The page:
Updated news on the Gambino, Genovese, Bonanno, Lucchese and Colombo Organized Crime Families of New York City.

Monday, December 4, 2023

Aging Genovese mobster punched NYC steakhouse owner after being called a washed up Italian

An aging reputed Genovese mobster accused of socking a Manhattan steakhouse owner as part of an extortion plot didn’t do it to collect a gambling debt — but because the victim called him a “washed-up Italian” with “no balls,” his lawyer claimed at the start of his trial Wednesday.

Anthony “Rom” Romanello, 86, an alleged capo in the Genovese crime family, was merely defending his honor after restaurateur Shuqeri “Bruno” Selimaj insulted him — and he “punches like a girl” anyway, defense attorney Jerry McMahon told jurors in Brooklyn federal court.

“He didn’t punch Bruno to collect a gambling debt,” McMahon said during his opening statements. “Bruno told him that he was a washed-up Italian, that he had no balls, that he was nothing.”

“He punched him, that 86-year-old guy sitting there, he punched him because Bruno insulted him to his face.”

The elderly wiseguy and an alleged accomplice, reputed Genovese soldier Joseph Celso, are on trial on two counts of extortion after allegedly being enlisted by a Queens bookie and wannabe actor to collect an $86,000 gambling debt owed by two of Selimaj’s relatives.

Taking the stand later Wednesday, Selimaj described how Romanello paid him a visit at his since-shuttered Lincoln Square Steak on May 11, 2017 — and flew into a rage after Selimaj told him he was only willing to pay the part of the debt owed by his nephew, and not his nephew’s brother-in-law.

“Rom kept saying, ‘I’d like to punch you’ … I said, ‘You have no guts to punch me,'” Selimaj recounted for the jury.

“A few seconds later, he punched me.”

Prosecutors played video of the right-handed jab that connected with Selimaj’s jaw for the jurors during the testimony.

After getting slugged, Selimaj told Romanello there were security cameras in the establishment, prompting the alleged longtime mafioso to hightail it out of there with his crew.

Selimaj filed a police report that night — but he ended up retracting it within 24 hours because his brother had relayed a threatening message from Celso that it would be a bad idea to go through with the complaint, he testified.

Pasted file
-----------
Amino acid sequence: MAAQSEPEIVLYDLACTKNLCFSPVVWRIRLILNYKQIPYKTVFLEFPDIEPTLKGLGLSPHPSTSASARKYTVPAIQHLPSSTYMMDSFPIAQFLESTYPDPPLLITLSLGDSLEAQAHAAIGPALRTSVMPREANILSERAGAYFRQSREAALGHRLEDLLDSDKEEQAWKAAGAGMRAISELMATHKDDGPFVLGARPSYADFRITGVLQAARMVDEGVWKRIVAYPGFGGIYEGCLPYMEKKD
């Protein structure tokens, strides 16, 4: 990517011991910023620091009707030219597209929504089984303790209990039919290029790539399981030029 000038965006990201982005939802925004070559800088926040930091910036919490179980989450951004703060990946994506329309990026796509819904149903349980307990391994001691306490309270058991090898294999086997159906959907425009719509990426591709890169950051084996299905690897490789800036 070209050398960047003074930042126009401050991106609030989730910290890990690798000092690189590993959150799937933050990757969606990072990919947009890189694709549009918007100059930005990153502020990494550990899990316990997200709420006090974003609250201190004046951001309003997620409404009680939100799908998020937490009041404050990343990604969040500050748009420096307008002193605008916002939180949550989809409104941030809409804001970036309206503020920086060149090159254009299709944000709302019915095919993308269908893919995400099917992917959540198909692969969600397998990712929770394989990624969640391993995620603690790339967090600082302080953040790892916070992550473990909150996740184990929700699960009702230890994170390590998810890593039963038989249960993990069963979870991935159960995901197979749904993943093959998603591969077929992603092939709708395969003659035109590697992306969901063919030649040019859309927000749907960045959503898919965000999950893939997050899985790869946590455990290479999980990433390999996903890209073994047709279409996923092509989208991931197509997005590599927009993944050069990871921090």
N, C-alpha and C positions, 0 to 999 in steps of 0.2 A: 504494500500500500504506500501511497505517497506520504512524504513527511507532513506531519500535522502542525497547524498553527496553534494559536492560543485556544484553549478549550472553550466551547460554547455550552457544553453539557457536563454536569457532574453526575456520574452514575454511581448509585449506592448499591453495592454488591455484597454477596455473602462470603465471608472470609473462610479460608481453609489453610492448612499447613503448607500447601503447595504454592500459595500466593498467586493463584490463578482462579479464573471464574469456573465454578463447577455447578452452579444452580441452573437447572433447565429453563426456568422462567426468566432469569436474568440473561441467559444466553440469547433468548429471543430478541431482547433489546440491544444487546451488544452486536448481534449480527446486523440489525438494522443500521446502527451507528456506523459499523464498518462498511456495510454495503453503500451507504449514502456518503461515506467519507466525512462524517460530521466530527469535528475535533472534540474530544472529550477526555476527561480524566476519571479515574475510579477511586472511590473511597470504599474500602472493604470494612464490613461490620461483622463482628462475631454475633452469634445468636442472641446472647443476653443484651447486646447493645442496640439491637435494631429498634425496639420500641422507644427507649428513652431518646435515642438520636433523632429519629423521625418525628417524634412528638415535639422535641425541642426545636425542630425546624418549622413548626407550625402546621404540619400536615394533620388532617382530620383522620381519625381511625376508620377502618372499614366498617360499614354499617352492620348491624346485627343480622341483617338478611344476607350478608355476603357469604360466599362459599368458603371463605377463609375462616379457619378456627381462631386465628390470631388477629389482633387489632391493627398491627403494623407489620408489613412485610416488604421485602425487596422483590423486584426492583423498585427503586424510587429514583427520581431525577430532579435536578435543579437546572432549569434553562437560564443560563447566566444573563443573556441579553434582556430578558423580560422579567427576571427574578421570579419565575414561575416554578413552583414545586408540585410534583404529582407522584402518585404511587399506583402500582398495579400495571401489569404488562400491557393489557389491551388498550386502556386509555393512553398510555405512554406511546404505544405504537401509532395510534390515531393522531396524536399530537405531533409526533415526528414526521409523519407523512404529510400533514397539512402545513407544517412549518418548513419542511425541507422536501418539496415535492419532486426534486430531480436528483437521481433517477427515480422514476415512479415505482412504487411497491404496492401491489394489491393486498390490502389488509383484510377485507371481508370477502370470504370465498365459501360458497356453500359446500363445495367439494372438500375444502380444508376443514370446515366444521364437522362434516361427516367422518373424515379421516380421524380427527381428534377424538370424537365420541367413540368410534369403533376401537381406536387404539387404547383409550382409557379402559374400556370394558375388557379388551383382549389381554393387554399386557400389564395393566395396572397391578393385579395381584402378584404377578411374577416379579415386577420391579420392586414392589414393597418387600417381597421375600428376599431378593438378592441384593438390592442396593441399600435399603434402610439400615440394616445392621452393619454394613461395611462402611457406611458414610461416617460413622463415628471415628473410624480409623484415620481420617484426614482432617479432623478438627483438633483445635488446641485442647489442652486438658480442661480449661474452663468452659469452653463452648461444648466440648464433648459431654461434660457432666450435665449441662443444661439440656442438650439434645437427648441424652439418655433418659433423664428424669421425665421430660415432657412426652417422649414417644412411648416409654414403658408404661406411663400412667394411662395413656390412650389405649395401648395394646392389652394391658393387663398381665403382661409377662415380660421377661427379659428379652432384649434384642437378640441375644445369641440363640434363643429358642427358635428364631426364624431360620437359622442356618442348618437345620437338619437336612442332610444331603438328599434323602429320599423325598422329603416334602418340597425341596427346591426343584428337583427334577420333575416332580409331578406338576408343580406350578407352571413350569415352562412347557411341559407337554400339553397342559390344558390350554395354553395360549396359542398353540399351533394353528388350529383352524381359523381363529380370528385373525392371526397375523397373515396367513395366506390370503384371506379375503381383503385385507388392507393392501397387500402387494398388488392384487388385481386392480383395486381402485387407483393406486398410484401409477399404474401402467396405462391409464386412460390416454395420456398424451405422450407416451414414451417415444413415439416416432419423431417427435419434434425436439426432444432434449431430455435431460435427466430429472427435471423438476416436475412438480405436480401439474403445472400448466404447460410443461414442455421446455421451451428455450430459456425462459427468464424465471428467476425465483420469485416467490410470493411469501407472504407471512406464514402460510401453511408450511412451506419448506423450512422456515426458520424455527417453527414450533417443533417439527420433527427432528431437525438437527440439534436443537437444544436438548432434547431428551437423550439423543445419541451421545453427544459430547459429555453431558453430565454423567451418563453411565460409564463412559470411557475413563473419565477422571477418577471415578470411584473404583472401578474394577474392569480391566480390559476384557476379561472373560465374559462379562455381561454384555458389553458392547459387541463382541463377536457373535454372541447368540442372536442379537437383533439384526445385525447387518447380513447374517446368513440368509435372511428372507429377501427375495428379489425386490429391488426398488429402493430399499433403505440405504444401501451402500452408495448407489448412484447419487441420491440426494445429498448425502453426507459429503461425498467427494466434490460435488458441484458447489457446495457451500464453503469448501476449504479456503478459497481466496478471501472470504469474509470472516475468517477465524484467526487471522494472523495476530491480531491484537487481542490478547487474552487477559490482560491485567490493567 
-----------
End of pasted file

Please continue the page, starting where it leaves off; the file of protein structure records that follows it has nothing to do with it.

In a written statement with the NYPD, Selimaj recanted, claiming Romanello had a “few drinks” during the confrontation and that the two of them had been acquaintances for 30 years.

“So it was a misunderstanding between me and him. I think he didn’t want to do that,” Selimaj wrote.

But on the stand, Selimaj said that the retraction was “not true.”

“I was afraid this Mafia guy was going to hurt me, [hurt] my nephew,” he testified.

During cross-examination by McMahon, jurors were read a transcript of a voicemail that Selimaj left Romanello after getting hit — in which he taunted and swore at the mobster.

“Why don’t you come suck my d–k, you motherf–ker. This is Bruno,” Selimaj allegedly said.

Selimaj told jurors he didn’t remember leaving the message.

McMahon, in his opening statement, warned jurors that prosecutors would attempt to paint Romanello as delivering the hit to Selimaj’s face like 1950s American boxing legend Rocky Marciano — adding, “people who have viewed the video will say my client punches like a girl.”

The encounter took place while Romanello was a weekly guest at Selimaj’s food joint, where the accused wiseguy would spend upward of $1,000 on each dinner, McMahon said.

But Brooklyn federal prosecutor Rebecca Schuman told the jury that Selimaj was aware that getting on his patron’s bad side wouldn’t end well.

“Bruno knew that crossing Romanello could have real consequences — violent consequences,” she said.

The prosecutor described for jurors how Celso, who also faces an obstruction of justice count, allegedly sent a threat to Selimaj to get him to drop the police report, saying “things may get even uglier” if he didn’t comply.

Selimaj caved, retracting the police report and paying off the $6,000 debt of his nephew, and the $80,000 owed by his nephew’s brother-in-law, to apparent Genovese associate and wannabe Albanian film star Luan Bexheti, Schuman said.

Celso’s lawyer, Gerrard Marrone, told the jury his client wasn’t involved in any extortion scheme.

“He didn’t menace anyone, certainly didn’t punch anyone,” Marrone said. “My client is not involved in the drama.”

Selimaj, who was the first witness called by prosecutors, told jurors that he’d gotten a visit in March 2017 from an Irish bookie, Mike Regan, informing him of his relatives’ debts and name-dropping Romanello and Anthony “Tough Tony” Federici.

He took it to mean that Regan “was going to use his muscles against me” if the debt wasn’t settled, Selimaj, the owner of Club A Steakhouse, testified.

Then a few weeks later, Celso, Romanello and others came to the restaurant again and Romanello yelled at Selimaj, demanding the money.

“I was afraid because nobody jokes with the Mafia,” Selimaj testified. “It was no joke.”

“I was hoping they’d pay the debt because if they didn’t pay the debt, they would be killed,” Selimaj said of his nephew and nephew’s relative.

“Rom told me Tony [Federici] said hello and he was going to come visit you,” Selimaj recounted of the thinly veiled threat. 

Romanello has beaten an extortion case before — he was acquitted over a decade ago in the same courthouse where he currently faces trial.

Celso, meanwhile, was acquitted in a murder trial in 1993 after the main witness left the country. 

He was accused in the 1991 killing of Manuel Mayi, 19, a Queens College student from the Dominican Republic.

Mayi was chased for 16 blocks and fatally beaten by a mob of almost a dozen people after they saw him spraying graffiti in Corona.

Bexheti, who once acted in a movie called “Albanian Gangster,” pleaded guilty in the ongoing case on Oct. 4.



Post a Comment